NASA Sees Another New Central Pacific Tropical Cyclone

NOAA's GOES-West satellite imagery from Aug. 20 at 1200 UTC/8 a.m. EDT showed a rounded tropical depression about 1,310 miles/2,105 km west of Lihue, Hawaii. Image Credit: NASA GOES Project<br>

NOAA's GOES-West satellite imagery from Aug. 20 at 1200 UTC/8 a.m. EDT showed a rounded tropical depression about 1,310 miles/2,105 km west of Lihue, Hawaii.

The GOES image was created by the NASA GOES Project at NASA's Goddard Space Flight Center in Greenbelt, Md. The GOES image shows the strongest thunderstorms around the depression's center.

The depression was centered near 19.5 north latitude and 179.5 west longitude. Maximum sustained winds are near 35 mph/55 kph. Tropical Depression 03C (TD03C) is moving to the west-northwest at 16 mpg/26 kph and the Central Pacific Hurricane Center expects it to continue moving in that direction for the next couple of days. There are no warnings or watches associated with the depression.

Like the previous two tropical cyclones born in the Central Pacific, this one is moving west and is expected to cross the International Dateline. That means that NOAA's Central Pacific Hurricane Center will not be issuing updates on the system as it will fall under the forecast authority of the Joint Typhoon Warning Center.

TD03C is expected to continue tracking west-northwest, it is being steered by a mid-to-upper level ridge (elongated area) of high pressure to the north of the system. No change in strength is expected in the next day.

Text credit: Rob Gutro
NASA's Goddard Space Flight Center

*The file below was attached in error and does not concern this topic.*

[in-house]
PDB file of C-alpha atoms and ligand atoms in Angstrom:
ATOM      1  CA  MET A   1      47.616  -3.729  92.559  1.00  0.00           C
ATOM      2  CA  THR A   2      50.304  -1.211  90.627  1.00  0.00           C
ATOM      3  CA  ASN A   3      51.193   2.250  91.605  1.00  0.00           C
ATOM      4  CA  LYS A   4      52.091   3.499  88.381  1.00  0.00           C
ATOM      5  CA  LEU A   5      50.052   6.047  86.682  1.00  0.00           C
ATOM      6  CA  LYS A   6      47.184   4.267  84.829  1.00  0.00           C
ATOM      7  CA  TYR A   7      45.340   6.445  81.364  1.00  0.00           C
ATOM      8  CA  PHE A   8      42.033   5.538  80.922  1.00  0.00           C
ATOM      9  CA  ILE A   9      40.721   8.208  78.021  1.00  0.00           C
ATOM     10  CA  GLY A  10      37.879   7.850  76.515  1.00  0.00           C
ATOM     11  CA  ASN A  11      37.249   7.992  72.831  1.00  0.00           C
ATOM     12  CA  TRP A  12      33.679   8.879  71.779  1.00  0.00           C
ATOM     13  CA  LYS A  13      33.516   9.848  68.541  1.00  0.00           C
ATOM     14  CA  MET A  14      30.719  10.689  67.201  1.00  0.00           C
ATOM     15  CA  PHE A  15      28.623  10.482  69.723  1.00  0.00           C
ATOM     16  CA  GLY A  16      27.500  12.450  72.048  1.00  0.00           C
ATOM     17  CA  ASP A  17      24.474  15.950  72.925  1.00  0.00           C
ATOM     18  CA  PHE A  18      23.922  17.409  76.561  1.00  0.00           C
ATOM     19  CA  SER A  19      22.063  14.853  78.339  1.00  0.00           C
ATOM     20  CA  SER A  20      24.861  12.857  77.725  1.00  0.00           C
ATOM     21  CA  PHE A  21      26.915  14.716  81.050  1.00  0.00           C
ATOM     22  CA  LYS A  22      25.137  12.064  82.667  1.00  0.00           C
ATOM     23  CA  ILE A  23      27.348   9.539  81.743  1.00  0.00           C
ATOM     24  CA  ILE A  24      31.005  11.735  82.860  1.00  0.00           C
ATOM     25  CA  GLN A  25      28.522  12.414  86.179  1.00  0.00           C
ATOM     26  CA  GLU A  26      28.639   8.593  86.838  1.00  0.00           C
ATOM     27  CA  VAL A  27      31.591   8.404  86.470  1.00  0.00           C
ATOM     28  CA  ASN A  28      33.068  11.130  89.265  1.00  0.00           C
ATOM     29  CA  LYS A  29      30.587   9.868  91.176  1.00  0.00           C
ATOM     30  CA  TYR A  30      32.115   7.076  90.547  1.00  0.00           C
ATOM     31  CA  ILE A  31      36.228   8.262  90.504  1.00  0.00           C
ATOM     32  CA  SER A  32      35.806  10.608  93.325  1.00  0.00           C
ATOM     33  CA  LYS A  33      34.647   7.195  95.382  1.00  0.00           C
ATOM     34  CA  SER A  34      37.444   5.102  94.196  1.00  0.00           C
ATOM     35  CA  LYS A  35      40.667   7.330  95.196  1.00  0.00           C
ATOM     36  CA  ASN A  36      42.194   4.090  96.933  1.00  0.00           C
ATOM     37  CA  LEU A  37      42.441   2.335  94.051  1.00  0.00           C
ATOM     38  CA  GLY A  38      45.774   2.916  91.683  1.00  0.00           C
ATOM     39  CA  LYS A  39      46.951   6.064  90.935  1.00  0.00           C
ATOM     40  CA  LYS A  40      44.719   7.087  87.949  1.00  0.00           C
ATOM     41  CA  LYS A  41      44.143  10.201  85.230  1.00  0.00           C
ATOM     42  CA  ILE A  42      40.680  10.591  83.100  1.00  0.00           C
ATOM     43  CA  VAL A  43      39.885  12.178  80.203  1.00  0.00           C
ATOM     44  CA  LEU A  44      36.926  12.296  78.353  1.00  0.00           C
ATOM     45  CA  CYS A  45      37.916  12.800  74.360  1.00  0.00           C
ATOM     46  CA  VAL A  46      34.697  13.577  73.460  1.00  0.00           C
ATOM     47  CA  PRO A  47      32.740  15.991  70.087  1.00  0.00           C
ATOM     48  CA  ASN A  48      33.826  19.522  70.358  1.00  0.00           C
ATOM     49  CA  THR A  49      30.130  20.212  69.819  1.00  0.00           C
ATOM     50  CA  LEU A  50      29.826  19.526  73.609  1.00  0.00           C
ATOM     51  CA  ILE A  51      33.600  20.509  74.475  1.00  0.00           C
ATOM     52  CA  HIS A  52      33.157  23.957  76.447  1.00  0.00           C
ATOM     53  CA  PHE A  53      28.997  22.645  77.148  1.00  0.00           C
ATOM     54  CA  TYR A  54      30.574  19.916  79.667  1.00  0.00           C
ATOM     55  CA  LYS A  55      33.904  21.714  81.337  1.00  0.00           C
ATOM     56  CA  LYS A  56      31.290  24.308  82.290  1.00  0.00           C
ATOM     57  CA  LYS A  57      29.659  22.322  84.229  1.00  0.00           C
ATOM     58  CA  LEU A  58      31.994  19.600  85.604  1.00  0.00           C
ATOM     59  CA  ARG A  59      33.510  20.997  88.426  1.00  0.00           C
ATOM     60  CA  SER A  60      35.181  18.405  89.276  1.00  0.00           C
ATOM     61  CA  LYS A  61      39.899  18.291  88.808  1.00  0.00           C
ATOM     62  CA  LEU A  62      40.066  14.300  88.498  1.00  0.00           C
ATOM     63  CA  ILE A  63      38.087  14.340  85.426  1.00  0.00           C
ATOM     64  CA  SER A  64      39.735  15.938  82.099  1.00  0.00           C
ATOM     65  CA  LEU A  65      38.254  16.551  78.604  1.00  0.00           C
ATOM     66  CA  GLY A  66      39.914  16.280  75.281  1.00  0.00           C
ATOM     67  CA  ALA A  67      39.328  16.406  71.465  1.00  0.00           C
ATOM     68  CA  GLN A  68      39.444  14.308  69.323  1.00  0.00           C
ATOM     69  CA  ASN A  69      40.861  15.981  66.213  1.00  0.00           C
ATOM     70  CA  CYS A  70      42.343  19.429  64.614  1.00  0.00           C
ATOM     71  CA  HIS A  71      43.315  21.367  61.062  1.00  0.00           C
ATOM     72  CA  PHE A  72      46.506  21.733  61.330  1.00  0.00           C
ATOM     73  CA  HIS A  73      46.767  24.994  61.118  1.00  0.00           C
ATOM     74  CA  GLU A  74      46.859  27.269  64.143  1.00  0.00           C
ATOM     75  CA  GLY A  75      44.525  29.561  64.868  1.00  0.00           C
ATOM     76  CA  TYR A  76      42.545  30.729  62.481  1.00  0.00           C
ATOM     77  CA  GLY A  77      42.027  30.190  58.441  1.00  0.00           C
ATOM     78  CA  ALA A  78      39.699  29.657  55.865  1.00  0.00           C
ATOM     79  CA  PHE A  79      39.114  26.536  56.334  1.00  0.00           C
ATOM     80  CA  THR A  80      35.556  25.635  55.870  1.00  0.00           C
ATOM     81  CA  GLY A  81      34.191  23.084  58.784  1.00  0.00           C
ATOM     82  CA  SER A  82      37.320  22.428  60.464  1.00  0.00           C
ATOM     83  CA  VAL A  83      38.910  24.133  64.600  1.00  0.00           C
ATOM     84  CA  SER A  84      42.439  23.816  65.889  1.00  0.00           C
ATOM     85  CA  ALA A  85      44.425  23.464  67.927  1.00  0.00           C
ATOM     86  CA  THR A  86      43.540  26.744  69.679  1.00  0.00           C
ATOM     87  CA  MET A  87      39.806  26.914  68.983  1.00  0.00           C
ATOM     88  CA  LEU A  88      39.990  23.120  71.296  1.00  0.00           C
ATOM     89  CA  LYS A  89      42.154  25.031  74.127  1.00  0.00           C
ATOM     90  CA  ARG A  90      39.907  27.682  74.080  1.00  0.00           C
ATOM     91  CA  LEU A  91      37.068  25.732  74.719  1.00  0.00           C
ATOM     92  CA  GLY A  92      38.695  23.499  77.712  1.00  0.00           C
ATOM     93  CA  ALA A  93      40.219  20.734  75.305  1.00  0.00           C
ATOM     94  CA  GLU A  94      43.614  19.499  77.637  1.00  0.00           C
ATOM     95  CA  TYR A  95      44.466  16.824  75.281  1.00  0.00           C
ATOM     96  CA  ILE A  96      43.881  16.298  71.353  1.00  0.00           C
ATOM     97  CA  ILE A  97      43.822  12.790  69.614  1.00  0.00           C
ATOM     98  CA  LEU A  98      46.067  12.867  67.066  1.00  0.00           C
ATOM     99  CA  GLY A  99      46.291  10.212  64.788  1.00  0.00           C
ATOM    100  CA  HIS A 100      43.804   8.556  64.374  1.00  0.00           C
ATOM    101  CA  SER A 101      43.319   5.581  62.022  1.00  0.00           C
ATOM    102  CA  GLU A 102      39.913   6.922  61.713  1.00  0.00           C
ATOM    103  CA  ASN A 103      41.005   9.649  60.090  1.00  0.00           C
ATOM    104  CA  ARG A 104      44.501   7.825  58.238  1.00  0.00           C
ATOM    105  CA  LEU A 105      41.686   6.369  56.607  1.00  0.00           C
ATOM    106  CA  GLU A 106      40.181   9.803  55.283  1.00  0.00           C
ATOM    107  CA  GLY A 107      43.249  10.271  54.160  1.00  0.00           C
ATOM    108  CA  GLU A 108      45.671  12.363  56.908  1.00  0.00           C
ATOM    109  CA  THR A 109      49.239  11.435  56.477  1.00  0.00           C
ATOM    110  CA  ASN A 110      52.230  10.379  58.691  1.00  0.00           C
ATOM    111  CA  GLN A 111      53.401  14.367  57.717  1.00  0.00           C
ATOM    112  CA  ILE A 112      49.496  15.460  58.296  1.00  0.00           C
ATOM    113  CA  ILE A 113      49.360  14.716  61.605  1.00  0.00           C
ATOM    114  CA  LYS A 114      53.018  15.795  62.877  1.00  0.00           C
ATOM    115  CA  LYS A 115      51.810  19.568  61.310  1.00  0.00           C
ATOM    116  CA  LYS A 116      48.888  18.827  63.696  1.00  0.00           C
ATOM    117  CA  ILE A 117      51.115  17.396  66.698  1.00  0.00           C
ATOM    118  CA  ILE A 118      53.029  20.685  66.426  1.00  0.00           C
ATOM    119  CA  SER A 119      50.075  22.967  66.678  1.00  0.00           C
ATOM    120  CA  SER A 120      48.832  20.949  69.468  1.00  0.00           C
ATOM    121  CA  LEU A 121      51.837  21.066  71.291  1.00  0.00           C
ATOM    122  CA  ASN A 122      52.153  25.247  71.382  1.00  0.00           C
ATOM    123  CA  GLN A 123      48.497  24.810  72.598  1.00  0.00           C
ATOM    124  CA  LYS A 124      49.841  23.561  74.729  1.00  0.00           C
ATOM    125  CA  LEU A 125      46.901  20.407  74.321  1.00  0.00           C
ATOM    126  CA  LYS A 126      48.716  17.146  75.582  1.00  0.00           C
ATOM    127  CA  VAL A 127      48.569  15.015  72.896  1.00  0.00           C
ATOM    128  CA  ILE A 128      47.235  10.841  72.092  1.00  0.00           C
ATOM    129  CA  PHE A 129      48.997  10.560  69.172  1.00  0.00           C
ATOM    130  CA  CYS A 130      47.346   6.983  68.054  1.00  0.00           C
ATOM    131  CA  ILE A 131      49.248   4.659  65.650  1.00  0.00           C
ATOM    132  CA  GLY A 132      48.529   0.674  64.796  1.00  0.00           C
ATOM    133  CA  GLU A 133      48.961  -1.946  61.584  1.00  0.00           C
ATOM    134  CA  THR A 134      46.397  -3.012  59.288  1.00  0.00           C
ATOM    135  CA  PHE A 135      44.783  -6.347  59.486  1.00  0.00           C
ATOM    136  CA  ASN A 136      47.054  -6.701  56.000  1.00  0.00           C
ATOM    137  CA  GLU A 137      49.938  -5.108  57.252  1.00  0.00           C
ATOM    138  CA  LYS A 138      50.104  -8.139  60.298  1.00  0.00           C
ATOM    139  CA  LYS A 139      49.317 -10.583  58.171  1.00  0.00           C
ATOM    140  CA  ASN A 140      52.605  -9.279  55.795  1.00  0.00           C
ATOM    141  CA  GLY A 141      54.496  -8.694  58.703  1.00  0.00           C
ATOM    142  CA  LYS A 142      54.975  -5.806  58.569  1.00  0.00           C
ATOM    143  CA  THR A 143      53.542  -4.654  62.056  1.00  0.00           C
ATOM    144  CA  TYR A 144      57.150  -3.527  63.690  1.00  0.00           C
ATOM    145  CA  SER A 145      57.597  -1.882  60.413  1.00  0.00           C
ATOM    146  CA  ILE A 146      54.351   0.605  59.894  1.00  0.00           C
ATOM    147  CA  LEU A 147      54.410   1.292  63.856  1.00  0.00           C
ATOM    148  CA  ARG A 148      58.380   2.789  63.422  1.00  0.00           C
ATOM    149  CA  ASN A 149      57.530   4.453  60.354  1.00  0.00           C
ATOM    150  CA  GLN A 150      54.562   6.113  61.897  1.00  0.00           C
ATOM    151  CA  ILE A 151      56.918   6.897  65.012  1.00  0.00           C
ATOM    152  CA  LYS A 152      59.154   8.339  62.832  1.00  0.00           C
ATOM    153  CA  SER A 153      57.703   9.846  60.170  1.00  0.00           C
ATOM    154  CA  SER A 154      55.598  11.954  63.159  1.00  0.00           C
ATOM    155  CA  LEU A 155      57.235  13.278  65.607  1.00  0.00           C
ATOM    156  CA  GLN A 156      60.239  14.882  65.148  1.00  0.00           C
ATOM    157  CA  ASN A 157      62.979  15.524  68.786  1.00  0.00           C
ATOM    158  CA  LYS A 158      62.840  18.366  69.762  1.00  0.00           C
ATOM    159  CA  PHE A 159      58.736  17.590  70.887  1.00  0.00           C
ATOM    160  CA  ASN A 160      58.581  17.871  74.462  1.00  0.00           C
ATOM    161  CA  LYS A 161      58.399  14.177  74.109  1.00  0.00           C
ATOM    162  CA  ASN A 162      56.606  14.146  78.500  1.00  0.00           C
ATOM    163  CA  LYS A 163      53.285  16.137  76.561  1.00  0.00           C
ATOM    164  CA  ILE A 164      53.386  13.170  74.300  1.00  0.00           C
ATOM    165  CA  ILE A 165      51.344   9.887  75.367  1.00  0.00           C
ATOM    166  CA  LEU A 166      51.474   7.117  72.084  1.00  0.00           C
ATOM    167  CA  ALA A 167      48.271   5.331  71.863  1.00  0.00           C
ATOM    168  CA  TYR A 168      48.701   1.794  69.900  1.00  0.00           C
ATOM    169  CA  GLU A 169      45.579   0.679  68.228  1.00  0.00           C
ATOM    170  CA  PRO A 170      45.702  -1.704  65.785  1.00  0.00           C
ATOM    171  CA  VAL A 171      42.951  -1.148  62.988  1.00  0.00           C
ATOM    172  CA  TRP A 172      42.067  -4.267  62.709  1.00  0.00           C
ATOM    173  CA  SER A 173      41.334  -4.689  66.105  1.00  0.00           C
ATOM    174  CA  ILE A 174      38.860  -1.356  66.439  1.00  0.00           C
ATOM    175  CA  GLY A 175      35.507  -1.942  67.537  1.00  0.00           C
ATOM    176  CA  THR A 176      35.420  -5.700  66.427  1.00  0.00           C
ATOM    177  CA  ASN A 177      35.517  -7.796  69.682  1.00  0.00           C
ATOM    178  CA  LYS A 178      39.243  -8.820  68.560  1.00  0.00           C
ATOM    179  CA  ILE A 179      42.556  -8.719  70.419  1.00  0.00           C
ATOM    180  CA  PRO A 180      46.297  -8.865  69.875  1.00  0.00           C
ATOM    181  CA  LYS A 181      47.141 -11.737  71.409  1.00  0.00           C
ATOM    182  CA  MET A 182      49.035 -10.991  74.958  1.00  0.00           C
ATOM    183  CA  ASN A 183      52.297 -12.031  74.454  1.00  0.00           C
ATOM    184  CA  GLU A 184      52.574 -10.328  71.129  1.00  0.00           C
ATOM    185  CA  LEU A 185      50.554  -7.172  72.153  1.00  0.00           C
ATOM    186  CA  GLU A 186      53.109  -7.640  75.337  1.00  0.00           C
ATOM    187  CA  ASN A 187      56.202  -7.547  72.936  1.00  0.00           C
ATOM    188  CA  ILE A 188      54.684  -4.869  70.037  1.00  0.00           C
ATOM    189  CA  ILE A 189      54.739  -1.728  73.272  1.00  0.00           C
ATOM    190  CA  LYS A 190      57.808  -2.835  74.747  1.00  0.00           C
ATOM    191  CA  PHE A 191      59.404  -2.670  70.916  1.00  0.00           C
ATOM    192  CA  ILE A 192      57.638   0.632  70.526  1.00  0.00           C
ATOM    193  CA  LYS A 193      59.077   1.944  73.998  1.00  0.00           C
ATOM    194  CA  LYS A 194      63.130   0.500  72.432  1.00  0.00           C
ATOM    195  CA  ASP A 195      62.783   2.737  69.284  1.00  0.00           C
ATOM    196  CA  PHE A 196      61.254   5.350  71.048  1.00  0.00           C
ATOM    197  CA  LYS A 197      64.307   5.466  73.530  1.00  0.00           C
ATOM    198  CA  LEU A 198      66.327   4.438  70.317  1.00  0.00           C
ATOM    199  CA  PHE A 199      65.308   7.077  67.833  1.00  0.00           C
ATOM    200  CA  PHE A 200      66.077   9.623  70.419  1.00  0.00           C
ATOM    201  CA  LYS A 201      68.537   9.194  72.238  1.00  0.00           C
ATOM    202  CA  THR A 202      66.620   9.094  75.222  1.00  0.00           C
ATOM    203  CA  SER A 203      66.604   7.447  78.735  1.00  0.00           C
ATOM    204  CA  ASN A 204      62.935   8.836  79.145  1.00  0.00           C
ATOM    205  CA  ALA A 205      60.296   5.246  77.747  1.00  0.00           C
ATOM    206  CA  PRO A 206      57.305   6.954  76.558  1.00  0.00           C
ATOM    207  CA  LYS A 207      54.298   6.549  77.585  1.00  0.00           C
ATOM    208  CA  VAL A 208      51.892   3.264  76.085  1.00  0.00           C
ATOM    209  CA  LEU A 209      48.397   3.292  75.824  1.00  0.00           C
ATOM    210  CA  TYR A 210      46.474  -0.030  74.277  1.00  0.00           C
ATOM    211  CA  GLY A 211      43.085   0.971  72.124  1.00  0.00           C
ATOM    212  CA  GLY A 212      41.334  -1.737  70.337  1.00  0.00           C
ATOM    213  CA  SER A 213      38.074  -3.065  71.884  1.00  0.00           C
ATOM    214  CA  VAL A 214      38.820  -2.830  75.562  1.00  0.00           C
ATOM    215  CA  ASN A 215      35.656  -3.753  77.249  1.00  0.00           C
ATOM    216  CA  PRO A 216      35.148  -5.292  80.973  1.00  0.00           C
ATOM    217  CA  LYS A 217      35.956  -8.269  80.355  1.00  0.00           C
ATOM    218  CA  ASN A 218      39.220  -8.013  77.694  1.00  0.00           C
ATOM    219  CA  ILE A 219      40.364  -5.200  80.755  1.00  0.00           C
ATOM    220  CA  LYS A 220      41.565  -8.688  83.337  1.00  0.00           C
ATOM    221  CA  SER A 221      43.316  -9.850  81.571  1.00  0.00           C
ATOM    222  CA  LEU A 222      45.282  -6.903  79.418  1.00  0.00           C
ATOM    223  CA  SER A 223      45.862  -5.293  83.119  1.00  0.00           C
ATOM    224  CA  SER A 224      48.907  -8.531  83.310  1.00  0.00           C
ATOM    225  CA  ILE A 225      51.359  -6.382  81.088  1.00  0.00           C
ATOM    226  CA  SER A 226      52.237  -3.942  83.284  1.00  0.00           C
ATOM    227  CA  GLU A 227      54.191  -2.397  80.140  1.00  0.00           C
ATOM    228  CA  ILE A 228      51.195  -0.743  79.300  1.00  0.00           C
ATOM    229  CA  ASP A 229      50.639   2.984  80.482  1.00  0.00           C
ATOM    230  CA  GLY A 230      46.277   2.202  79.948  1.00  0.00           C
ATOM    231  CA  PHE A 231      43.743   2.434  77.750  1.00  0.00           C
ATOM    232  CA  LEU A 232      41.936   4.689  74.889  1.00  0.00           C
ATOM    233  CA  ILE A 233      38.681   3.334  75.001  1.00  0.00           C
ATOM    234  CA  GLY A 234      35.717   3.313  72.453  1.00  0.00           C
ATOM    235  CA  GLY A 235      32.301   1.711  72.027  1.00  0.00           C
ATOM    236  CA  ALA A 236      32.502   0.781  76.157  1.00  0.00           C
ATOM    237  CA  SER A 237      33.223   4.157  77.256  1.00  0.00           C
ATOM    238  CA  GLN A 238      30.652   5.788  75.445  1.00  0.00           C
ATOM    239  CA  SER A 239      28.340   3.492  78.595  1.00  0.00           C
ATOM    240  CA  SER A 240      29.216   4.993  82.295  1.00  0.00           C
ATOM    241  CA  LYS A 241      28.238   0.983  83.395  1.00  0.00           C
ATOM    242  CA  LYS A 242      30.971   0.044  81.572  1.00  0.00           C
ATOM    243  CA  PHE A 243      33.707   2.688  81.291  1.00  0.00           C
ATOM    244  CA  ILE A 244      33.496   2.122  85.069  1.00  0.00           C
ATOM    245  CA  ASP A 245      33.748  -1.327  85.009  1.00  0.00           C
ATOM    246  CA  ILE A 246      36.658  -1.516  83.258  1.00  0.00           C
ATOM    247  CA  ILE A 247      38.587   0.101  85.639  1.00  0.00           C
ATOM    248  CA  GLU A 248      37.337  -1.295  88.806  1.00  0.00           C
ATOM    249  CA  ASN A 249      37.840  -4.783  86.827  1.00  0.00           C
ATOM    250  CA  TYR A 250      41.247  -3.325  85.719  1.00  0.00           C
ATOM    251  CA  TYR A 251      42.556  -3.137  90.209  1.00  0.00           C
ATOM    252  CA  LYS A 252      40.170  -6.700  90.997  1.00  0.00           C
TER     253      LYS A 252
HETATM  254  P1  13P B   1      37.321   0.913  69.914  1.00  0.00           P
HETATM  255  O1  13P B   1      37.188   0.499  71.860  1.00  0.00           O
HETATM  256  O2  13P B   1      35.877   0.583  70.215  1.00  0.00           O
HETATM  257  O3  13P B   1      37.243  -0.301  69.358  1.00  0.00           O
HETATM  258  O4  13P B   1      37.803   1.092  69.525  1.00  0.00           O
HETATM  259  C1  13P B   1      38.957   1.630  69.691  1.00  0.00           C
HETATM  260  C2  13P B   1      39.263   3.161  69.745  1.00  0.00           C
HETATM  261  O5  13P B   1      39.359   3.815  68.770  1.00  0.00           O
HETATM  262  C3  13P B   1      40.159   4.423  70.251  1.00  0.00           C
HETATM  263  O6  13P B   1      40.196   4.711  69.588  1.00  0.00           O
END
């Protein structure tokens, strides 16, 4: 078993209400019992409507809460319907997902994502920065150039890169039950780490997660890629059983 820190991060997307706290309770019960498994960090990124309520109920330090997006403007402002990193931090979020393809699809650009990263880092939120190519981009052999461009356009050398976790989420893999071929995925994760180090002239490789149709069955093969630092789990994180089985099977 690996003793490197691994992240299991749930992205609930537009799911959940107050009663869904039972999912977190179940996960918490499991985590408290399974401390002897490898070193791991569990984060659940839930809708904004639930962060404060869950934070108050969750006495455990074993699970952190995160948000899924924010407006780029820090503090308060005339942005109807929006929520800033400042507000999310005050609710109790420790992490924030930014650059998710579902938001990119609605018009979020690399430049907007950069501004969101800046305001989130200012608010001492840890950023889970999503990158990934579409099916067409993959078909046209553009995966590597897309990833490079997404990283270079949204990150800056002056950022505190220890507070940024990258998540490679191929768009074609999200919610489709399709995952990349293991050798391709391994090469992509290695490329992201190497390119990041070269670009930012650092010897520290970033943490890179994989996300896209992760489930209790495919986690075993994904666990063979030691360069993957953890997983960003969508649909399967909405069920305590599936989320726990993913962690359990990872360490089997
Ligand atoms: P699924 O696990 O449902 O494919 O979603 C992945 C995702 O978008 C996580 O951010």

Media Contact

Rob Gutro EurekAlert!

All latest news from the category: Earth Sciences

Earth Sciences (also referred to as Geosciences), which deals with basic issues surrounding our planet, plays a vital role in the area of energy and raw materials supply.

Earth Sciences comprises subjects such as geology, geography, geological informatics, paleontology, mineralogy, petrography, crystallography, geophysics, geodesy, glaciology, cartography, photogrammetry, meteorology and seismology, early-warning systems, earthquake research and polar research.

Back to home

Comments (0)

Write a comment

Newest articles

Deep learning dreams up new protein structures

A neural network trained exclusively to predict protein shapes can also generate new ones. Just as convincing images of cats can be created using artificial intelligence, new proteins can now…

How to freeze-dry a potential COVID-19 vaccine

In Science Advances, scientists report successfully freeze-drying specialized liposomes that could be developed for use in future vaccines. Things that are freeze-dried: Astronaut food. Emergency rations. And, just maybe, some…

Record-breaking simulations of large-scale structure formation in the universe

Researchers led by the University of Tsukuba present computer simulations that capture the complex dynamics of elusive neutrinos left over from the Big Bang. Current simulations of cosmic structure formation…

Partners & Sponsors